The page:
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Finance Discipline Group
UTS Business School
FINANCIAL METRICS FOR DECISION MAKING – SUMMER 2020
ASSIGNMENT
General Instructions and Information
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This assignment accounts for 40% of students’ final grade for 25624 Financial Metrics
for Decision Making.
The assignment is to be undertaken individually.
The assignment is due on Friday the 5th of February 2021 (Week 11) by 5pm.
The assignment must be submitted via UTSOnline. You’ll need to provide a written
report and an Excel spreadsheet:
• The written report must be self-contained and formatted as a PDF file.
• Excel files will also be examined and will constitute 20% of the value of the
assignment. The Excel file should include all calculations.
The scope of this assignment is limited to [5] pages not including appendices and cover
sheet. Use standard fonts (think Calibri, Times New Roman, Arial) and standard font
sizes. There is no specific word count.
You are encouraged to use figures and tables when reporting your results.
The file names, for both the report and the Excel spreadsheet, will take the form:
“Name – Student number”. For example, if your name is Jane Doe and your student
number is 12345, then your file name will be “Jane Doe - 12345”. Please don’t write
the words “name”, “student number” or anything else in the file name.
All assignment-related questions should be posted to the Discussion Board on
UTSOnline.
Marking
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This assessment will be graded on the quality of both, the written report and the
quantitative analysis in Excel.
Marks will be awarded 70% for content and analysis, and 30% for effectiveness of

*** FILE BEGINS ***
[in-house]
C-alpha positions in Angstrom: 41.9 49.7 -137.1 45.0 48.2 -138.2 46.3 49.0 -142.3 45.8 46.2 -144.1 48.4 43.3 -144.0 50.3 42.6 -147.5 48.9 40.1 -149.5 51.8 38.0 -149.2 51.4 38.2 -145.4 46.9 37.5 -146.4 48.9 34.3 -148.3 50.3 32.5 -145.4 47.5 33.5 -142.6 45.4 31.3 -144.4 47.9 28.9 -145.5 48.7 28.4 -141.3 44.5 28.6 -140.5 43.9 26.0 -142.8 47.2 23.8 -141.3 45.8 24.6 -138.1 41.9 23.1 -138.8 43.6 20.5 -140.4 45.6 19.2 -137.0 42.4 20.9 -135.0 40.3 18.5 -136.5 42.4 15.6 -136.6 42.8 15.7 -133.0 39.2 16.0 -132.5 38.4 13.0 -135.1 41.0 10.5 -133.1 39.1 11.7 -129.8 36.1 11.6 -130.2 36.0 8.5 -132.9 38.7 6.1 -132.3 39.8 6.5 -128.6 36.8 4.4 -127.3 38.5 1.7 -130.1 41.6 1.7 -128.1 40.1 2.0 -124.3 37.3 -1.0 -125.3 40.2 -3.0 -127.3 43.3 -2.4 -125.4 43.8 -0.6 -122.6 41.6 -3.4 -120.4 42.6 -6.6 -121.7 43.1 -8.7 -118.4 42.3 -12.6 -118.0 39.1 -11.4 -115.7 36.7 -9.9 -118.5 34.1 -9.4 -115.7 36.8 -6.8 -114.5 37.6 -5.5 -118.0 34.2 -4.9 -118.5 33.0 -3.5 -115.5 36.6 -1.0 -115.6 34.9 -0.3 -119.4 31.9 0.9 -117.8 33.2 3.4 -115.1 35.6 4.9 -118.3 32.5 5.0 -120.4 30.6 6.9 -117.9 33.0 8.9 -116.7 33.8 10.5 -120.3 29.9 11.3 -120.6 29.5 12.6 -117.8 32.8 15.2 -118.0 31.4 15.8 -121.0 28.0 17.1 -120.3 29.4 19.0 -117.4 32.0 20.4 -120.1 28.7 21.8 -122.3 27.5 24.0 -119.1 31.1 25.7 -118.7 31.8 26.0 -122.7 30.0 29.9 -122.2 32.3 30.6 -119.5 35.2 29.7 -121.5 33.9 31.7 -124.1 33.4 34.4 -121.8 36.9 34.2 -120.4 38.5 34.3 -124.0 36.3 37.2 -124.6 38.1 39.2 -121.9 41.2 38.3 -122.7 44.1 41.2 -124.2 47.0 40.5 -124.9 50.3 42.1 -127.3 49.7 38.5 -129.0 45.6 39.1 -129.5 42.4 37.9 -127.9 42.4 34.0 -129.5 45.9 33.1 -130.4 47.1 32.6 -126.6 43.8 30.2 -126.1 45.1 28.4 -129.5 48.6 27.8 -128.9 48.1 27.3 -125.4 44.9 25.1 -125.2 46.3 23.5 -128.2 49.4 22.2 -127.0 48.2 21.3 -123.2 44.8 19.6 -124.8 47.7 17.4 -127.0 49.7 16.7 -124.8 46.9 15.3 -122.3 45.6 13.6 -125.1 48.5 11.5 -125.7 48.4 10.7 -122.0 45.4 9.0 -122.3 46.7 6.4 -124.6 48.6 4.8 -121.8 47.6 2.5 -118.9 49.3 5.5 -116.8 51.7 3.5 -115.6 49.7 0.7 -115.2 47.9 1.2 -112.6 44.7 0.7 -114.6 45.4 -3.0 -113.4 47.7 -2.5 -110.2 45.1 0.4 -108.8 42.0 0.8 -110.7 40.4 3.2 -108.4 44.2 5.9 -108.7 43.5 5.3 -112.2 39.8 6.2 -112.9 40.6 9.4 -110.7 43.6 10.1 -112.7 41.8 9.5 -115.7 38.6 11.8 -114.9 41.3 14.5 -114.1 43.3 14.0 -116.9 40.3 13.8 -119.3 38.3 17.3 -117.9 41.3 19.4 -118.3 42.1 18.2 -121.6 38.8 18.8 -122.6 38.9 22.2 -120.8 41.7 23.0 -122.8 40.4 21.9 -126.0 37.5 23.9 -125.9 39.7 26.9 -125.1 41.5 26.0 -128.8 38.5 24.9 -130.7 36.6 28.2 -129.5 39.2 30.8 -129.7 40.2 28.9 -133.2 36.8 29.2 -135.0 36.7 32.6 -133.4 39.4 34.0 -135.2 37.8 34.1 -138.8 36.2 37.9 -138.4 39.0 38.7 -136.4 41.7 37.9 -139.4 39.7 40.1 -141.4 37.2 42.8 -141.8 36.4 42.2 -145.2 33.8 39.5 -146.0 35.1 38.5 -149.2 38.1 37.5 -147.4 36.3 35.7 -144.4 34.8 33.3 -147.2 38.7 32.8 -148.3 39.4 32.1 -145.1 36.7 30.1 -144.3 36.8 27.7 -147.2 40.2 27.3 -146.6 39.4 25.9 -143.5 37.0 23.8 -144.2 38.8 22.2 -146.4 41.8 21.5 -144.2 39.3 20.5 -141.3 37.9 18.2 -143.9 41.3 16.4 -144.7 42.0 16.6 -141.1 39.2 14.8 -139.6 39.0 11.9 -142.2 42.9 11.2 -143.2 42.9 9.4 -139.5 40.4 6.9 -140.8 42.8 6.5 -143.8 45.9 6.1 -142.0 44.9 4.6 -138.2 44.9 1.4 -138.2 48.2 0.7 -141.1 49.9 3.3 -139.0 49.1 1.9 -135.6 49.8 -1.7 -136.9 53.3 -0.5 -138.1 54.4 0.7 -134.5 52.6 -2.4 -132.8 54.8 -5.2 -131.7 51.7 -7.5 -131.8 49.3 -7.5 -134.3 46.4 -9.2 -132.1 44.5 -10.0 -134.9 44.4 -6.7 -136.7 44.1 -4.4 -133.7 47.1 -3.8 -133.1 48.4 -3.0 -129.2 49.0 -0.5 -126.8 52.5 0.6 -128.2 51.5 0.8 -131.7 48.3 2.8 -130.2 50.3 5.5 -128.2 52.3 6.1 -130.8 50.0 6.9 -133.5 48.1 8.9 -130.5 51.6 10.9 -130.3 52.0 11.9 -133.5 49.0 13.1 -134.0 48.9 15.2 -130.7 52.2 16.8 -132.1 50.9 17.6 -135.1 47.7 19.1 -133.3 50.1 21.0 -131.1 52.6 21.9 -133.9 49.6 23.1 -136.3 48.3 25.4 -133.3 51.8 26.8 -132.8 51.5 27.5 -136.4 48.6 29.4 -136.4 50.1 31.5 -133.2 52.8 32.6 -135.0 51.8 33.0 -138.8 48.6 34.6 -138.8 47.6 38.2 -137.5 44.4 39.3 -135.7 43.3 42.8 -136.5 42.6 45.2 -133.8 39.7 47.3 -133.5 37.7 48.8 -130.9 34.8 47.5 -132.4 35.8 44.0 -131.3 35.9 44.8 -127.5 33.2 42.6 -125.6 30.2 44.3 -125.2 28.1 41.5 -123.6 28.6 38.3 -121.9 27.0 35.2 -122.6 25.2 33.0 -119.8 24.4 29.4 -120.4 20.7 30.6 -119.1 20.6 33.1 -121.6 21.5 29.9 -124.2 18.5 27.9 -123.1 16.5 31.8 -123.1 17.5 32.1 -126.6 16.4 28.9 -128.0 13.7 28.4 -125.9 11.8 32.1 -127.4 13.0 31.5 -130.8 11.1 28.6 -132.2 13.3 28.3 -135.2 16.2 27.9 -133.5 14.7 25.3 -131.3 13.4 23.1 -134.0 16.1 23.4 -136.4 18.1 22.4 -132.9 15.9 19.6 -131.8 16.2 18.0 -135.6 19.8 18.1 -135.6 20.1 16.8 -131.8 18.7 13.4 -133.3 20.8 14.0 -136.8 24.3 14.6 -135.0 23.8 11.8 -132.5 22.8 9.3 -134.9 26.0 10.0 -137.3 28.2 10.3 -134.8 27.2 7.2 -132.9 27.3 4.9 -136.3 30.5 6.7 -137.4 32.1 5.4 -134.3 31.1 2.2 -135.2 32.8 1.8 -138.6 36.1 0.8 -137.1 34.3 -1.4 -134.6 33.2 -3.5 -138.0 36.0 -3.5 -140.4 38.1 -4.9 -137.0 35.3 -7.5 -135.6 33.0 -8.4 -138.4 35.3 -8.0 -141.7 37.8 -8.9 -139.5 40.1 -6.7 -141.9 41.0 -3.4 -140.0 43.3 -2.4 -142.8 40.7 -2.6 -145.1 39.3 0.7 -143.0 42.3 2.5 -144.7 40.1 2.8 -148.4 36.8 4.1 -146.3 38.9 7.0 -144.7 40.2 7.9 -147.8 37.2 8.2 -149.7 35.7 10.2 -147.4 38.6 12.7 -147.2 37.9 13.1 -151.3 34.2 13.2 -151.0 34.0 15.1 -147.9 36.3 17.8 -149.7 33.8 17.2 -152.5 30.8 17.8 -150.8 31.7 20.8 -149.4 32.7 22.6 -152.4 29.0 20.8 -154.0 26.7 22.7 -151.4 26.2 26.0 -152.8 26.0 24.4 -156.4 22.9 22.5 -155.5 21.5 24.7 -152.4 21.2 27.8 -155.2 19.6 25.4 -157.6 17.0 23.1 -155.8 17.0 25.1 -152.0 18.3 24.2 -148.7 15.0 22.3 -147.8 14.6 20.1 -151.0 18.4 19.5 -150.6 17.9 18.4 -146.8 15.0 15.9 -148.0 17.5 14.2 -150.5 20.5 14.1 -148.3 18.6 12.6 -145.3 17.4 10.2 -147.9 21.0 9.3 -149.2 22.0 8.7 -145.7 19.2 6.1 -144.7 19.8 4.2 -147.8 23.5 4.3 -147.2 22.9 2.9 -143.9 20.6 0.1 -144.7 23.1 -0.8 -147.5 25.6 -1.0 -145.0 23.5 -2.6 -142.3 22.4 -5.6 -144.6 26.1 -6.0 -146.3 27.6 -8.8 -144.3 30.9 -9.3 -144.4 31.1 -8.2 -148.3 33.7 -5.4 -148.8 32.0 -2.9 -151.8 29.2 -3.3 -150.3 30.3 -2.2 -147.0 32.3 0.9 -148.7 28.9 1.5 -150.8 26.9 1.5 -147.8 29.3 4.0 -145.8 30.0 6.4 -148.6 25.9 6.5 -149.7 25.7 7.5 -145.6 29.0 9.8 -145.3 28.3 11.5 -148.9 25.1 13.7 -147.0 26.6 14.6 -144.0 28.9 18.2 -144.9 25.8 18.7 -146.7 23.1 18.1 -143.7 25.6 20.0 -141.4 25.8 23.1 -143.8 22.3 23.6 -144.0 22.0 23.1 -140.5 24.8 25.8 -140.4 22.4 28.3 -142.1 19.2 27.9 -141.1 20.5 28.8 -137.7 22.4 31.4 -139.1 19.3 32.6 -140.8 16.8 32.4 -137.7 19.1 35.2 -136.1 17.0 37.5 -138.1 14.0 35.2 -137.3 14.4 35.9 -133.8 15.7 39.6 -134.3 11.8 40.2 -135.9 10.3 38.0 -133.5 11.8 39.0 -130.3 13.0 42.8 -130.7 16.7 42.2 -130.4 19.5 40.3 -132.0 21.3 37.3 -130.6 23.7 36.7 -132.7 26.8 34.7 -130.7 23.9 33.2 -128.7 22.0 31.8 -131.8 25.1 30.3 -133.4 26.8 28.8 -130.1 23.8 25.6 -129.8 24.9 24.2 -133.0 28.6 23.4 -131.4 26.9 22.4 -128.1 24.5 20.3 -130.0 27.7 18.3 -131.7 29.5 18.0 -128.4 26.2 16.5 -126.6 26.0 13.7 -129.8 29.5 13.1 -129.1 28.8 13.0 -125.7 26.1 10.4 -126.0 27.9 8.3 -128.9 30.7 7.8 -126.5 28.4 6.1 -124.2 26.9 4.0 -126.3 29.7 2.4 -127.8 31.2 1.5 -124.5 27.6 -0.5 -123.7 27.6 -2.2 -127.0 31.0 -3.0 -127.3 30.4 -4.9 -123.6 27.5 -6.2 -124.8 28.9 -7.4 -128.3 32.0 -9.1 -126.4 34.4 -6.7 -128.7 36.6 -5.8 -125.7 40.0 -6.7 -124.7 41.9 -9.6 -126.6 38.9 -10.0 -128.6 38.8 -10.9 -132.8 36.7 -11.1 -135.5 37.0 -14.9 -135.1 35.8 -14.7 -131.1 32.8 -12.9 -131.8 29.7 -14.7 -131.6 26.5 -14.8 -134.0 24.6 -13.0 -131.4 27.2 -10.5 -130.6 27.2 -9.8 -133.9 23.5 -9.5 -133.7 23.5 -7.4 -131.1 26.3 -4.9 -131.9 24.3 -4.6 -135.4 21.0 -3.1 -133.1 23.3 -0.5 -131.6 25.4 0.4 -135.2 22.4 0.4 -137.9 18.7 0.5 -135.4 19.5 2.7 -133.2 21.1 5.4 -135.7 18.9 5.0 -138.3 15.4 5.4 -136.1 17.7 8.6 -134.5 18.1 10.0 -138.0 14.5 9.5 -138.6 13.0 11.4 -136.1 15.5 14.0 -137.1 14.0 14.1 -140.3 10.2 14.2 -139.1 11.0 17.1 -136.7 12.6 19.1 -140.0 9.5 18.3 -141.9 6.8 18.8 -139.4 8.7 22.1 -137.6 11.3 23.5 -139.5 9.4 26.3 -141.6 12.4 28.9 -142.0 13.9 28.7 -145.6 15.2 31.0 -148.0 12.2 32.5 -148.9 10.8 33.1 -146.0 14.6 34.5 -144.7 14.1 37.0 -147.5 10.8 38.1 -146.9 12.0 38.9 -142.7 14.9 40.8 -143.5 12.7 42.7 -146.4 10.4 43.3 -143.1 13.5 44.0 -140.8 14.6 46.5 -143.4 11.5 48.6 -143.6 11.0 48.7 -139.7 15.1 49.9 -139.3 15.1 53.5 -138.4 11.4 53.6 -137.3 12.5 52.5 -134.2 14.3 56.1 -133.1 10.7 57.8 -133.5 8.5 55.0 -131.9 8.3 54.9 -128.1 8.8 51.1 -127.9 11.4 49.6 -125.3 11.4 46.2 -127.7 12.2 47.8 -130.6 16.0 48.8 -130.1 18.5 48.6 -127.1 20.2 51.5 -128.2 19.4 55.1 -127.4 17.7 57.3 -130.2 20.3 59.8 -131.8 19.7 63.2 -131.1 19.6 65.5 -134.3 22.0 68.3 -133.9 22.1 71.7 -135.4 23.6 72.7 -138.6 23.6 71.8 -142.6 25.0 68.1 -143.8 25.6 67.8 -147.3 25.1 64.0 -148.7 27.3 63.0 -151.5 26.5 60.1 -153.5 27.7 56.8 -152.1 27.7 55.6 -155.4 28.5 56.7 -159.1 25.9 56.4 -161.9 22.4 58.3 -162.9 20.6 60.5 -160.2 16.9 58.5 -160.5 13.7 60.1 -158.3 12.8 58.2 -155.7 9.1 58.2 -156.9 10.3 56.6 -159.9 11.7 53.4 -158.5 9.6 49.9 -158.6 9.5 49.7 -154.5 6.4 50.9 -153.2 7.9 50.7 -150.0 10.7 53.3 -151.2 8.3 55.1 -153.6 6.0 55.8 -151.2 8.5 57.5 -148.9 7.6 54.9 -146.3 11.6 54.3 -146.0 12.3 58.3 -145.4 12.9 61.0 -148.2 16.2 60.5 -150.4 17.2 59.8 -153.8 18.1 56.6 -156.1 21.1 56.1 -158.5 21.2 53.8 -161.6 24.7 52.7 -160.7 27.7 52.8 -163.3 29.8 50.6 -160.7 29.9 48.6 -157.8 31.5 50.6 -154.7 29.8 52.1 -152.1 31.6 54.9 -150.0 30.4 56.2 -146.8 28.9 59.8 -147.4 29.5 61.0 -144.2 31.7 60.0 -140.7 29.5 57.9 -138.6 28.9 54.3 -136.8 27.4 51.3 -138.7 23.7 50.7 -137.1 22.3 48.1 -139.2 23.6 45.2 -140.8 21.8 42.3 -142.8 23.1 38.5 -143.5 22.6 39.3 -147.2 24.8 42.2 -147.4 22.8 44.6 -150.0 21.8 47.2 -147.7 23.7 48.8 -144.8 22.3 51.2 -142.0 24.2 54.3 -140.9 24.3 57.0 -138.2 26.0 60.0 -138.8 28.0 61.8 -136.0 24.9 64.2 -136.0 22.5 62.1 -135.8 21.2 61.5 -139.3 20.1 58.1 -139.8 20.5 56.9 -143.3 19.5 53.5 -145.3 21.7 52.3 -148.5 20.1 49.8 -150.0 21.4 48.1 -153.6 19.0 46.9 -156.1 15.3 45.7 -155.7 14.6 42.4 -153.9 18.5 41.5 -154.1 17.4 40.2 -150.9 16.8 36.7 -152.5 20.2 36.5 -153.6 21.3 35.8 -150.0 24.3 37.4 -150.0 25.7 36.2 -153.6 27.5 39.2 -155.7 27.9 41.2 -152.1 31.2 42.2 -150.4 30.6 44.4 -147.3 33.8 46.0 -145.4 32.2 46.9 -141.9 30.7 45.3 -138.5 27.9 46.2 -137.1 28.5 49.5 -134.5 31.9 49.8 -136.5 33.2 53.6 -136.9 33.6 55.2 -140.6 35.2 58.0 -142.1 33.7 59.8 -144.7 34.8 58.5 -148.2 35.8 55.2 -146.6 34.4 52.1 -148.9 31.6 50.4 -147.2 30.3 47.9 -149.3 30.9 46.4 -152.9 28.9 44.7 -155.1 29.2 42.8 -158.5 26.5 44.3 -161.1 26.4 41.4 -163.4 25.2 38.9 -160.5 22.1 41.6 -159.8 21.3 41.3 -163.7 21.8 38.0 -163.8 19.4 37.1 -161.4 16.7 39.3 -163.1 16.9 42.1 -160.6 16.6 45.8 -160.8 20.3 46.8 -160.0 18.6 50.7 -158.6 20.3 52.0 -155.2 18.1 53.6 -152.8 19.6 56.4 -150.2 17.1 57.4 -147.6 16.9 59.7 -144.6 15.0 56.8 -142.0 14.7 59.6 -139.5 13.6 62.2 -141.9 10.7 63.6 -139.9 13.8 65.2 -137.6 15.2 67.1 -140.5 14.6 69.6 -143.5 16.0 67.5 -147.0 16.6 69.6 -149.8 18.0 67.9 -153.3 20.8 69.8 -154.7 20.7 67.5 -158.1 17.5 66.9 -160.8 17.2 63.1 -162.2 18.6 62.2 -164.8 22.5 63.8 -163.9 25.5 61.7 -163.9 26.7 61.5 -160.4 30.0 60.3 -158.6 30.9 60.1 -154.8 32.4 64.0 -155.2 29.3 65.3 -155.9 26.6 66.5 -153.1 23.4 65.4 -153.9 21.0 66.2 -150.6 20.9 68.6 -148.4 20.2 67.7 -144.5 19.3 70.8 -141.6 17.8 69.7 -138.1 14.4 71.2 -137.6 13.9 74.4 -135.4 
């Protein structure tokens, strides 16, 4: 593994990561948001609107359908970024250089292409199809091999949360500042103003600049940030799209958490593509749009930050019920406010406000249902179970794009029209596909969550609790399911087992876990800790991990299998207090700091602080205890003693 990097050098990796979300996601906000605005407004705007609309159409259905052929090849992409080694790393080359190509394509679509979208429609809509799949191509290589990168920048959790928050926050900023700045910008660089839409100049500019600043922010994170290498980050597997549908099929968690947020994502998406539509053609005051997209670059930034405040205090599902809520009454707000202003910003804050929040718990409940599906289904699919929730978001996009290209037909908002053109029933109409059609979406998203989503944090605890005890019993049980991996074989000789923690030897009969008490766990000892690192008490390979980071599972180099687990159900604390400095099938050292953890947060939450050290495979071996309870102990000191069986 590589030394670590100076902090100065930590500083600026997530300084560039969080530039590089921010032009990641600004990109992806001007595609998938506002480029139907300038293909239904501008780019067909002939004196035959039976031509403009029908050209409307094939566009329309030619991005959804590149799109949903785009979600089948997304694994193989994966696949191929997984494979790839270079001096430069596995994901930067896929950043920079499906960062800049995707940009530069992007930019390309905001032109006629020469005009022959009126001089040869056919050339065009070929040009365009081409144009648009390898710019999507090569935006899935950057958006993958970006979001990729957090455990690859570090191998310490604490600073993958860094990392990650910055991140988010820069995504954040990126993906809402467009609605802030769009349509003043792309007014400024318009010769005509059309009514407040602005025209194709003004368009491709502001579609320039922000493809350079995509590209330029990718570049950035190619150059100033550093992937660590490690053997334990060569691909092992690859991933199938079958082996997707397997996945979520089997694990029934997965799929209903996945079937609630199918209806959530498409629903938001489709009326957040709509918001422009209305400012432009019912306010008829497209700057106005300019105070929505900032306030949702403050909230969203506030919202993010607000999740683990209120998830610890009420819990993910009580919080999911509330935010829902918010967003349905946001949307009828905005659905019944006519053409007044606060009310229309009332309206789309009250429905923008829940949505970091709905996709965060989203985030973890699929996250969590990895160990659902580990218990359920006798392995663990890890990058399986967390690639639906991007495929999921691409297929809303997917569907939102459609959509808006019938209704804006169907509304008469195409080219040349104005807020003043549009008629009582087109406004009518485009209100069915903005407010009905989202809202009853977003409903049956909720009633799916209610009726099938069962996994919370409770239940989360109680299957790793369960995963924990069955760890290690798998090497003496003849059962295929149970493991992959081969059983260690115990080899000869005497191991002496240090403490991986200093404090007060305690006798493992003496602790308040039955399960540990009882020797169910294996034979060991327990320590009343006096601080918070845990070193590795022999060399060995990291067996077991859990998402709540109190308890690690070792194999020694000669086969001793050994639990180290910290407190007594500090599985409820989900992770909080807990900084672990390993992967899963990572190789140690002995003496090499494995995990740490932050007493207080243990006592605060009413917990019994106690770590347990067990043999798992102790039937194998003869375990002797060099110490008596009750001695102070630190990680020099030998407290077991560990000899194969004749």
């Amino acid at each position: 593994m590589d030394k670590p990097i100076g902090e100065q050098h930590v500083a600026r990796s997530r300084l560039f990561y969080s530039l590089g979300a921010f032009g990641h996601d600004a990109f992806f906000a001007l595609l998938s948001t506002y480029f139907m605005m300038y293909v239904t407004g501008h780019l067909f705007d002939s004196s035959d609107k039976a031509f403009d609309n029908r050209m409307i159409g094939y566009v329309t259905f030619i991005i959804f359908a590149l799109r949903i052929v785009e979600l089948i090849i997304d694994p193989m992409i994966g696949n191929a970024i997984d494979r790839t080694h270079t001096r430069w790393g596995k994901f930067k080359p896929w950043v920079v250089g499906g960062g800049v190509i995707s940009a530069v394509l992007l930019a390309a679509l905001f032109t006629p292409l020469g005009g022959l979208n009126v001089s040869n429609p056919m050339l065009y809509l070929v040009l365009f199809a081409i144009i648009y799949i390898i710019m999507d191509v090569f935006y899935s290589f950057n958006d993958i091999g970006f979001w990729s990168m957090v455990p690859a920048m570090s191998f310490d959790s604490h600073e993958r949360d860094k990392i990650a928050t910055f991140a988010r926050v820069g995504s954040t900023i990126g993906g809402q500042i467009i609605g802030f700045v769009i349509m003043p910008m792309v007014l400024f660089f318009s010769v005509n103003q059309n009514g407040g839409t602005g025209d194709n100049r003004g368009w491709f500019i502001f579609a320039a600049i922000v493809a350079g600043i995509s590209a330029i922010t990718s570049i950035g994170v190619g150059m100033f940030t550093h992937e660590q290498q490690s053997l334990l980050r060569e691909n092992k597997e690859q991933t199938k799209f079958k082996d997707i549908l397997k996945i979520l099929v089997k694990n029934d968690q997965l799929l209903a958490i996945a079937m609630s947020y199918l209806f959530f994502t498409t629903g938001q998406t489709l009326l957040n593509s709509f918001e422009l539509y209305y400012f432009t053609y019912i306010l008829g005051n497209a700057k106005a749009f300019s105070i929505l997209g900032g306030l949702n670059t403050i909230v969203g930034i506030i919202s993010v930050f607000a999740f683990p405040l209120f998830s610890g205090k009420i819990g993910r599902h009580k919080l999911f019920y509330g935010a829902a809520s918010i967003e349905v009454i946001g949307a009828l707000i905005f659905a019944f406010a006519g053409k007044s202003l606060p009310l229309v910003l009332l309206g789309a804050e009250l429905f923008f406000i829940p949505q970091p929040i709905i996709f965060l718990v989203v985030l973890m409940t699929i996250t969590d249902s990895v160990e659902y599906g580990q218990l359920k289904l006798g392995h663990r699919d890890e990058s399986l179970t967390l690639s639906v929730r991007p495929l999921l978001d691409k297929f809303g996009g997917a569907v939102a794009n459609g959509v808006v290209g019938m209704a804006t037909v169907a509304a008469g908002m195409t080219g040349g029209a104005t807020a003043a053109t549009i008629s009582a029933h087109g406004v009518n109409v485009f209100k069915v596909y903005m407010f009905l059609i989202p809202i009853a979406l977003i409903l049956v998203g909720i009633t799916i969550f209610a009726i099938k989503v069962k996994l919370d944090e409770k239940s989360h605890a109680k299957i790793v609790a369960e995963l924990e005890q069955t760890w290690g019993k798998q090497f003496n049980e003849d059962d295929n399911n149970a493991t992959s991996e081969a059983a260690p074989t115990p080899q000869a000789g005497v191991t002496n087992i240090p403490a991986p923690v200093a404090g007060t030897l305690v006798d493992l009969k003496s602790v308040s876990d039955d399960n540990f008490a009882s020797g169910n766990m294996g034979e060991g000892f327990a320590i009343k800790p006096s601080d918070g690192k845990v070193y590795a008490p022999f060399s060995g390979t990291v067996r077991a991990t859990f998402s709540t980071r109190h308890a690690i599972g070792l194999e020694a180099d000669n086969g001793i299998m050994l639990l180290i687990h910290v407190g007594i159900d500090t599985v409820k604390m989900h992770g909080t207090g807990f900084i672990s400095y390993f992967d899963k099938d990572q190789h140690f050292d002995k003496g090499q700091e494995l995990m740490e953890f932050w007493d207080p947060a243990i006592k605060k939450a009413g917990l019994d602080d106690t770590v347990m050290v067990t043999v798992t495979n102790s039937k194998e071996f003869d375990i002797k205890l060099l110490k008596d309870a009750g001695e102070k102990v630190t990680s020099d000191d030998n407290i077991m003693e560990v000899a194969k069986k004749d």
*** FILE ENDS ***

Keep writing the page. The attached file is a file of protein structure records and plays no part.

communication and presentation.
Late submissions will be allocated a mark of zero with no exceptions unless via special
consideration filing.
Files
In the Assignment folder on UTSOnline, you’ll find the following files:
§ Cover Sheet: is the cover sheet you’ll need to fill in, sign, and submit along with your
written report.
§ Data: this Excel spreadsheet contains the following worksheets:
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Cover: you’ll need provide your student details here.
Part 1 to Part 4: these worksheets contain the data (when applicable) for each
part and should be used to perform all relevant data analysis required.
Instructions
Part 1 – Hypothesis Testing [10 marks]
The national average annual salary for a campus manager is $89,000 a year. A state official
took a sample of 25 campus managers in the state of New South Wales (NSW) to learn about
salaries in the state and see if they differed from the national average.
The data for this question is provided in the worksheet named ‘Part 1’.
a. [5 marks] Formulate the null and alternative hypotheses that can be used to
determine whether the annual salary mean of a campus manager in NSW differs from
the national mean of $89,000.
b. [5 marks] What is the p-value for your hypothesis test in part (a)? At a 5% significance
level, can your null hypothesis be rejected? What is your conclusion?
Part 2 – Modelling [40 marks]
Background Information
Your boss, a real estate business manager, has approached you for financial advice. She is
interested in either purchasing or leasing a new car for her personal use. Aware of your
financial expertise, she has asked you to develop a Spreadsheet Model that allows her to
decide whether to buy or lease the vehicle.
The retail price of the car she is interested in is $50,000.
Buy Scenario
In the Buy Scenario, your boss would like to purchase the car by making an initial down
payment of $15,000 dollars and finance the difference with a conventional car loan to be
repaid monthly for 3-years at a 5% interest rate. The following table summarises the relevant
information for the Buy Scenario.
Buy Scenario